Number one singles, BRIT awards and worldwide sales of over 20 million records all prove that Steps, who started out as a novelty act, smashed it when it came to the world of pop. However, at the beginning of the career, the band existed on merely £50 a week.
Speaking on White Wine Question Time, the fivesome revealed that their early days were really quite tough.
“We didn't start making any money until after that first theatre tour,” explained Claire Richards. “We'd been going over two years before we actually earned any money.”
The chart-toppers however had ways of making their money go further, like sharing a flat and making the most out of hotel breakfast buffets.
Listen: Steps talk Britney Spears, life on tour and why they’re happier this time around
“We didn't have two pennies to rub together,” said Ian ‘H’ Watkins.
He continued: “We used to travel to Europe quite a lot and we used to make sandwiches at breakfast time to last us through the day because we literally had nothing.”
Faye Tozer-Smith said that even when they started making money they knew that they had to watch the pennies.
“I think we were made well aware right at the beginning, that what you spend do you have to recruit before you earn your money,” she said.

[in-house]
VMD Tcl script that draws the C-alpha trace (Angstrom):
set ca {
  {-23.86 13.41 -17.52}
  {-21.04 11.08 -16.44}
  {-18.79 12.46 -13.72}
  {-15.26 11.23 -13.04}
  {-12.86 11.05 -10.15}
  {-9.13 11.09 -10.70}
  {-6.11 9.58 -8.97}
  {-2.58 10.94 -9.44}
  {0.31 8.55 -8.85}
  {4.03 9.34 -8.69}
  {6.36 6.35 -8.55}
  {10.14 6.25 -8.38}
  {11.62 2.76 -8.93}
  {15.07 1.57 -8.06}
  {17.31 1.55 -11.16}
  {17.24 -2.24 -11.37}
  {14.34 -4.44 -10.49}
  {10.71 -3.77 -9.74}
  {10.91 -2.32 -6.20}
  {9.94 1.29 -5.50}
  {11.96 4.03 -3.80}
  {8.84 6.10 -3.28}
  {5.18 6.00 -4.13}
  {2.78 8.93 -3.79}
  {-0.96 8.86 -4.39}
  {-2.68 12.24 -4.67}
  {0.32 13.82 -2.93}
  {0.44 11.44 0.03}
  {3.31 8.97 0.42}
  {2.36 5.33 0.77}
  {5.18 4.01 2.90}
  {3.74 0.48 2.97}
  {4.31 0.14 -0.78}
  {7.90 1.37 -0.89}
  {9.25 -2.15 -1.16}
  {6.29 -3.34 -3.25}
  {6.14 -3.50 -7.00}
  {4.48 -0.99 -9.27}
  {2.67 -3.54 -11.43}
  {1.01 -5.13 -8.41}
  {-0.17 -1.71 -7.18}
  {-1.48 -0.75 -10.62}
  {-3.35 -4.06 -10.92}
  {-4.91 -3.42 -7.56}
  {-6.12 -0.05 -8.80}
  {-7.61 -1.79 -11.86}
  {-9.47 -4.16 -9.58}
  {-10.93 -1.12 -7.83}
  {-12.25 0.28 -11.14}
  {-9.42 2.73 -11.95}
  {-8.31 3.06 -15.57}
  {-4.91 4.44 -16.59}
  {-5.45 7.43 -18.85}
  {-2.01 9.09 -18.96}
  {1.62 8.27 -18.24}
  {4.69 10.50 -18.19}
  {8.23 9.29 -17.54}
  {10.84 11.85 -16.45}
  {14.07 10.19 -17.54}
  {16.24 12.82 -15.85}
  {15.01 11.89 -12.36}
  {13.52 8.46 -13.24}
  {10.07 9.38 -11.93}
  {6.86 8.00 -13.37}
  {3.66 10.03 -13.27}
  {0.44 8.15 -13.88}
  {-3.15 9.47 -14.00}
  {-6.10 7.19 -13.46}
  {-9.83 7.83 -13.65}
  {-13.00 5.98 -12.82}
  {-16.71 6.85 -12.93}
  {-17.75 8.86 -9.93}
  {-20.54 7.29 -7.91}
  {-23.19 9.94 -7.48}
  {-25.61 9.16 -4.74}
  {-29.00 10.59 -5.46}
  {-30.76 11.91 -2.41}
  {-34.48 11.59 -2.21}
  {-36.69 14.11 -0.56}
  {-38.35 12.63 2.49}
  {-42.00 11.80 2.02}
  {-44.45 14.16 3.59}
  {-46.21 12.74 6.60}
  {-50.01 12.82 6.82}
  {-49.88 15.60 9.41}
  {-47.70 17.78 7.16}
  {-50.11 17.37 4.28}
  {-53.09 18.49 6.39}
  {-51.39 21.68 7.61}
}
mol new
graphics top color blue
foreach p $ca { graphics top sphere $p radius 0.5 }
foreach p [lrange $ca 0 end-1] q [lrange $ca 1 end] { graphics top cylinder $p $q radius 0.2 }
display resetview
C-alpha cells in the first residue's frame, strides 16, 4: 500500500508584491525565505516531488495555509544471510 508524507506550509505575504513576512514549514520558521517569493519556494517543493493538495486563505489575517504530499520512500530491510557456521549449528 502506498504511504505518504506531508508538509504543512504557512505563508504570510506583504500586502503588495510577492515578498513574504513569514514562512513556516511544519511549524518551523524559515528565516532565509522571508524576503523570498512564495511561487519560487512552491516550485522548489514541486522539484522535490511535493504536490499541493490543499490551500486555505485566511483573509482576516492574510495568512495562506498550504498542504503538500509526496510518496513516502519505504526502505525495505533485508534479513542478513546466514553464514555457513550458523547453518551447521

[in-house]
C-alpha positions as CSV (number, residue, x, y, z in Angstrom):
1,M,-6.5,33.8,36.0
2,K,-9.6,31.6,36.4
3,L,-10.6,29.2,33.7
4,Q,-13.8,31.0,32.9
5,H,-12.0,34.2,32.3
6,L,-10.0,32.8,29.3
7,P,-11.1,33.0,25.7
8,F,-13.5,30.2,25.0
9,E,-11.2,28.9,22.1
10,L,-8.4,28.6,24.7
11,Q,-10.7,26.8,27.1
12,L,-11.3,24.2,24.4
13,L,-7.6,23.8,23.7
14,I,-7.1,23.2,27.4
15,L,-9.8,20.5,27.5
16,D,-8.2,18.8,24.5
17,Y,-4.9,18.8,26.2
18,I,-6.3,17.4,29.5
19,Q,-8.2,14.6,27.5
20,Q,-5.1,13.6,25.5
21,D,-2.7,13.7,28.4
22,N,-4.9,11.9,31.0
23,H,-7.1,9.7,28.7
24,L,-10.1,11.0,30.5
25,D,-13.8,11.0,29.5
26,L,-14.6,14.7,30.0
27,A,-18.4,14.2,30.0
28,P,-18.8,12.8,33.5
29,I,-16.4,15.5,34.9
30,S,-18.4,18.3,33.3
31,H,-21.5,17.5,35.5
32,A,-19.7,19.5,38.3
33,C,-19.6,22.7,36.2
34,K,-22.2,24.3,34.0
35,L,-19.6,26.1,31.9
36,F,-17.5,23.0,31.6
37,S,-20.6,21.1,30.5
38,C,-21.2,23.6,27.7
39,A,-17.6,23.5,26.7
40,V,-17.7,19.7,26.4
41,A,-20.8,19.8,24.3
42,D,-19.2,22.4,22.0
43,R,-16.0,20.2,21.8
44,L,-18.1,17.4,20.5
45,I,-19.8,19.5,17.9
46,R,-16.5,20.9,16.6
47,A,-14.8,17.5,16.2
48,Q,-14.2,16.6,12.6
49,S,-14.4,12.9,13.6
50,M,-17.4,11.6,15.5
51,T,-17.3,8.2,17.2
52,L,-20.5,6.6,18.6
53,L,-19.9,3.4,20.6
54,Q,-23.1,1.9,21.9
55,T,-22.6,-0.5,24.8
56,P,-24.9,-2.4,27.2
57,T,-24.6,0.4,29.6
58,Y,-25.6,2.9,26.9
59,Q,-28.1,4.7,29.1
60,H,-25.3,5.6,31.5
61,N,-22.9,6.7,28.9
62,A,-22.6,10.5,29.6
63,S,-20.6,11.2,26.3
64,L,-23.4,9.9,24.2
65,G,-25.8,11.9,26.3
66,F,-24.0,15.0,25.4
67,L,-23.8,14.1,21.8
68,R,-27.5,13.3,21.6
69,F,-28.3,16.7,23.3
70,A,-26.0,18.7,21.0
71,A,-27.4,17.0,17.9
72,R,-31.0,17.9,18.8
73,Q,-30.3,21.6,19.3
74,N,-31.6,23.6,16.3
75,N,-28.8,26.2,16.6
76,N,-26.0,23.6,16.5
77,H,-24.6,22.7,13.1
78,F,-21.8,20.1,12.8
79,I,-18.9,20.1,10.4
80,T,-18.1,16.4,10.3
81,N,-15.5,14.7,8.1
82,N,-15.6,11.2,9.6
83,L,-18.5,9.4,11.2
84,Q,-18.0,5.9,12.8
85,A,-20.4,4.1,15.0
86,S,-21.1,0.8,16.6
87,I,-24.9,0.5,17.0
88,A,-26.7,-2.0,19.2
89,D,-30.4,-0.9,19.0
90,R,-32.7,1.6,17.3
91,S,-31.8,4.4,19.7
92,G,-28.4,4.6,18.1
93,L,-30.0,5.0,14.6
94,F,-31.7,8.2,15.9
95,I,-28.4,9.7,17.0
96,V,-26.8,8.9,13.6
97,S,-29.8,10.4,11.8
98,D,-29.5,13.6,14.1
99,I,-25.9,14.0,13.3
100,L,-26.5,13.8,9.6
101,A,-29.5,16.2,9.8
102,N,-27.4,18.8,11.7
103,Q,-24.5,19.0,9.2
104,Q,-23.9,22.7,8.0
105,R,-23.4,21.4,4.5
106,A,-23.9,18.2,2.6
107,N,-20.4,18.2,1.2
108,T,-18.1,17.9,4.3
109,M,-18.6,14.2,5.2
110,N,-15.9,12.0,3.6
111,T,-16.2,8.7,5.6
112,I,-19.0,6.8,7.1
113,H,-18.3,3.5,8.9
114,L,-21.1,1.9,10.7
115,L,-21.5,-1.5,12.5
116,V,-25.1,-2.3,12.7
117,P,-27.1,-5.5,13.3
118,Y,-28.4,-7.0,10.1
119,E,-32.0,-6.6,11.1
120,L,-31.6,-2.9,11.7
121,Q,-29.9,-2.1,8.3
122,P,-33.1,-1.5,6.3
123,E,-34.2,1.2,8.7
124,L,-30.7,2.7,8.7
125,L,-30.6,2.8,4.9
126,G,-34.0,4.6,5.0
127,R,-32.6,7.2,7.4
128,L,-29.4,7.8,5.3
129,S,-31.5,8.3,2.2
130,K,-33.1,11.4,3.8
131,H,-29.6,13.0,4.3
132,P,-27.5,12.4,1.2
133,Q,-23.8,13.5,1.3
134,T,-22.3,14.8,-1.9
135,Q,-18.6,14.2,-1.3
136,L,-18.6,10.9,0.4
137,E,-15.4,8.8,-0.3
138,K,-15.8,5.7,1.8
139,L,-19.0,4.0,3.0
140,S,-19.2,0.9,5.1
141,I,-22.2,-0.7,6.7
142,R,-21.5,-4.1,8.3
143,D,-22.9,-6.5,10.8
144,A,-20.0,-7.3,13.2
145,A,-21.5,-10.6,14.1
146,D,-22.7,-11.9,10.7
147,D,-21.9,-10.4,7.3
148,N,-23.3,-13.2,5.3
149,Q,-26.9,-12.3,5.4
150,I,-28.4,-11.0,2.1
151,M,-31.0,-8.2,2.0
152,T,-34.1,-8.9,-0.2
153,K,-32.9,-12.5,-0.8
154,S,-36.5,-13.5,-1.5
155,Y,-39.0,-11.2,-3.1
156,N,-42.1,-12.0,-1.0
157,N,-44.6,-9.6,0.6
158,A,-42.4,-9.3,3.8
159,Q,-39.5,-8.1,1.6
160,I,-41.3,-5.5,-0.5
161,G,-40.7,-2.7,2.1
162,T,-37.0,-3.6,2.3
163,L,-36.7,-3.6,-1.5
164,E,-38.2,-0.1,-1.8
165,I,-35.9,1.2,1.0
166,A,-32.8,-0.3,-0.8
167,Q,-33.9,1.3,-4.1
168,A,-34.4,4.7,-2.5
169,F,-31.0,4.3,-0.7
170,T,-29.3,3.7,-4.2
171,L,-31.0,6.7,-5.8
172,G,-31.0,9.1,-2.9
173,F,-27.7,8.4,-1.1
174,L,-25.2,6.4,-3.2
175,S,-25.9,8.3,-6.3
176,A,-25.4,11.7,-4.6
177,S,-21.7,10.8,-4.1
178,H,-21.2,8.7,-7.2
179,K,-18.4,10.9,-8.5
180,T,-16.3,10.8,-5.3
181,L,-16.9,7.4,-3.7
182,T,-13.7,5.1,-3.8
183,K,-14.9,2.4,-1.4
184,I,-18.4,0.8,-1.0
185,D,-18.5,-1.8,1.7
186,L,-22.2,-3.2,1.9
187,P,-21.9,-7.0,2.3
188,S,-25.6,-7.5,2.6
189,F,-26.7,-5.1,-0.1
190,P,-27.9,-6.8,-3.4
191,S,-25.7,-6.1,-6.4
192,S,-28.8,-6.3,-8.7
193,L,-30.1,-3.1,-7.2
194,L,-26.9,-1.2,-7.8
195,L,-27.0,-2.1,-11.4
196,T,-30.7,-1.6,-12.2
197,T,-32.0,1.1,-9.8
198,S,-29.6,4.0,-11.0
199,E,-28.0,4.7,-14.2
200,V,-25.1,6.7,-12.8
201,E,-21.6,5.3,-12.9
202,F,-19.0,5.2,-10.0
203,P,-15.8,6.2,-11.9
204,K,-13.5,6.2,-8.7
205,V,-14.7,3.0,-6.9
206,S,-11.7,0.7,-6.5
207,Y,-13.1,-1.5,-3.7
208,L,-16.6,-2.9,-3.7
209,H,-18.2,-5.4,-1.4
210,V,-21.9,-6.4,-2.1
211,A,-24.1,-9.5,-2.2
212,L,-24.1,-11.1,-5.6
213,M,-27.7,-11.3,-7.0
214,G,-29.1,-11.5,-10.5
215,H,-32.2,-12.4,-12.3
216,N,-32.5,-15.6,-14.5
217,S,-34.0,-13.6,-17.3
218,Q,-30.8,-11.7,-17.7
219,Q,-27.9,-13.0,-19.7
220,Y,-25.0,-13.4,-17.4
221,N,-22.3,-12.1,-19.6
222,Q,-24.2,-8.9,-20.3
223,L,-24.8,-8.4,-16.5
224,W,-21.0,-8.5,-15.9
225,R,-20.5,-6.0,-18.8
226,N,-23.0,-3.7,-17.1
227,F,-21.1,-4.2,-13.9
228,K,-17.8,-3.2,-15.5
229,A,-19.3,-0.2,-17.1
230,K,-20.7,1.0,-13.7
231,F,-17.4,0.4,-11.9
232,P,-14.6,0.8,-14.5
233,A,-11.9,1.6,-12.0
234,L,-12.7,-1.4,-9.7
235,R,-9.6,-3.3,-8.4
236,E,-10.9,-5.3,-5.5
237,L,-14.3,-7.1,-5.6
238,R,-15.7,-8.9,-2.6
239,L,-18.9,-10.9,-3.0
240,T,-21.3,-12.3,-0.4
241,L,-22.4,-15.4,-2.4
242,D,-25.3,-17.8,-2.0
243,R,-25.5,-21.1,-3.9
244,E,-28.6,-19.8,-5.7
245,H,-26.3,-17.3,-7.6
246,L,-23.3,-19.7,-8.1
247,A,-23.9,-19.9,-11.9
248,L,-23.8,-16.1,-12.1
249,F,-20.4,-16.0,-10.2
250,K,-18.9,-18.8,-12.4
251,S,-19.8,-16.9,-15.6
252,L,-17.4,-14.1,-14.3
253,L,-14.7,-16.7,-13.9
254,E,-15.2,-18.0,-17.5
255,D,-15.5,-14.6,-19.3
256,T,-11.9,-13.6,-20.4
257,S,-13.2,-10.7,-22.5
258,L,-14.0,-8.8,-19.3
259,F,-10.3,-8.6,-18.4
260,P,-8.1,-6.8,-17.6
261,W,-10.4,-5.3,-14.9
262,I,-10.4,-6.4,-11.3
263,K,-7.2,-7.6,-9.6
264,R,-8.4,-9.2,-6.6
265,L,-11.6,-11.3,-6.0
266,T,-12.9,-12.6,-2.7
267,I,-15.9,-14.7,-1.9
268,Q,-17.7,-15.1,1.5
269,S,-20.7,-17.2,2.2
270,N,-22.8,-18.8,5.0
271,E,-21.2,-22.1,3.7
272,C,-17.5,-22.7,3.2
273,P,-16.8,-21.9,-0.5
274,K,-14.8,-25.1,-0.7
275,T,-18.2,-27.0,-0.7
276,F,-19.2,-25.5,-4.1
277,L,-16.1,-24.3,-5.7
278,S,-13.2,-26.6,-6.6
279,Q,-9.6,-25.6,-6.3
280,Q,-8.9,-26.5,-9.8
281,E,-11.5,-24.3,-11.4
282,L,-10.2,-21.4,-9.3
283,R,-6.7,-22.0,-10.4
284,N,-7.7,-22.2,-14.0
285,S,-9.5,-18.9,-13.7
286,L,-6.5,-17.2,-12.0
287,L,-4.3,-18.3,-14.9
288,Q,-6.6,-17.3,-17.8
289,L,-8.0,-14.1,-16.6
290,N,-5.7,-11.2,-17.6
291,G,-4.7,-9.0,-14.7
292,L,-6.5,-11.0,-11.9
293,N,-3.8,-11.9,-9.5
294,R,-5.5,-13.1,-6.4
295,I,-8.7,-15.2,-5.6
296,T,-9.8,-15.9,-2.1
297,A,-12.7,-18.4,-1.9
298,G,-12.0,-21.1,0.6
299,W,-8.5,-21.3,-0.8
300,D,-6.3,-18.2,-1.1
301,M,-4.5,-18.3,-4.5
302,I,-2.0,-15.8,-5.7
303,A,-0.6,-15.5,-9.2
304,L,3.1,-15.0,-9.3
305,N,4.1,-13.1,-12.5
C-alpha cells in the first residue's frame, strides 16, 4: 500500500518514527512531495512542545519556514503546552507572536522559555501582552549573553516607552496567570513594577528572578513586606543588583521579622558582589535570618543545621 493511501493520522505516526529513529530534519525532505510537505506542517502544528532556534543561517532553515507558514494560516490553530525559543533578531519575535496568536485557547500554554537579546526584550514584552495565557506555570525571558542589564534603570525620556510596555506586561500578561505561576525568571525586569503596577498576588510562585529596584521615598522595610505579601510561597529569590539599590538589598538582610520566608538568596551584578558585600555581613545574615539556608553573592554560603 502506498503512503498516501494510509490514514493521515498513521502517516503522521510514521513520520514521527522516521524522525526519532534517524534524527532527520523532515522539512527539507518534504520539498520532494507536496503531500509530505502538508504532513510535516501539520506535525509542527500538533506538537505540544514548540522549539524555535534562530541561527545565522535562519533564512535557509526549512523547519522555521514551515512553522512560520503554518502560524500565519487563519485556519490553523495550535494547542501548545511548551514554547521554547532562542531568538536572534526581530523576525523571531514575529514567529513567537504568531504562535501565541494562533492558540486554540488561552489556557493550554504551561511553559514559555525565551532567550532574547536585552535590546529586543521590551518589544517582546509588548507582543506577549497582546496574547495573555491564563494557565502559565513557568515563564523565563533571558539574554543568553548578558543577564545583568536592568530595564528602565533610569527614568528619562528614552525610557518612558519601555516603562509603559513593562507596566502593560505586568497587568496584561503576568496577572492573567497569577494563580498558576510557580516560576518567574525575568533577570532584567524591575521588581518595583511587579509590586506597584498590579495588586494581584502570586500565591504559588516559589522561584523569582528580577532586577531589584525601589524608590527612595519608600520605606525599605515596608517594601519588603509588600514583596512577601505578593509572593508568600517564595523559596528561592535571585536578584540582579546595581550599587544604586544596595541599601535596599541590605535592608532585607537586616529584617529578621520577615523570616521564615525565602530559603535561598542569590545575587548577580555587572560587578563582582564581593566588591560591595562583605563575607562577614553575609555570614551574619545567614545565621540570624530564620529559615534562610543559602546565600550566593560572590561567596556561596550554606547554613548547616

“Whereas a lot of the other pop bands from what we saw seemed to be spending a lot of money and doing all these amazing things… We were a little bit tight and penny pinched ourselves because we were aware of it.”
The singer, who carved out a career in musicals once Steps disbanded, recalled removing a sun bed from a tour bus that Boyzone had used to help save them money.
Richards agreed, saying the ‘90s, when they first made it big, was crazy when it came to splashing the cash.
“It was about the private jets and it was about chauffeur-driven cars everywhere,” she recalled.
“Nobody thought about the costs. All the record companies were like that as well. It was just a free-for-all, and then it got to a point where record companies realised they just couldn't do that anymore because the business had changed and the money just wasn't there anymore.
“I honestly can't even begin to imagine what we may have had in our bank accounts that we've just wasted because nobody was paying attention to it.”
Since the group reformed in 2017, they’ve made it their mission to be in control of their career – and their finances – and Claire has taken a major role in ensuring that the band aren’t taken for a ride.
“Being in a pop group is great, but ultimately it is a business and it's our business,” she said.
Read more: The rise and fall of Steps in pictures
“If nobody else is going to pay attention to the fine detail, then we can't be upset if we don't.”
She continued: “Hopefully we are a really good point now where we are partners. We're not just pawns in it anymore.”
The new album from Steps, What The Future Holds, is out on 27 November.
Watch: Steps announce their comeback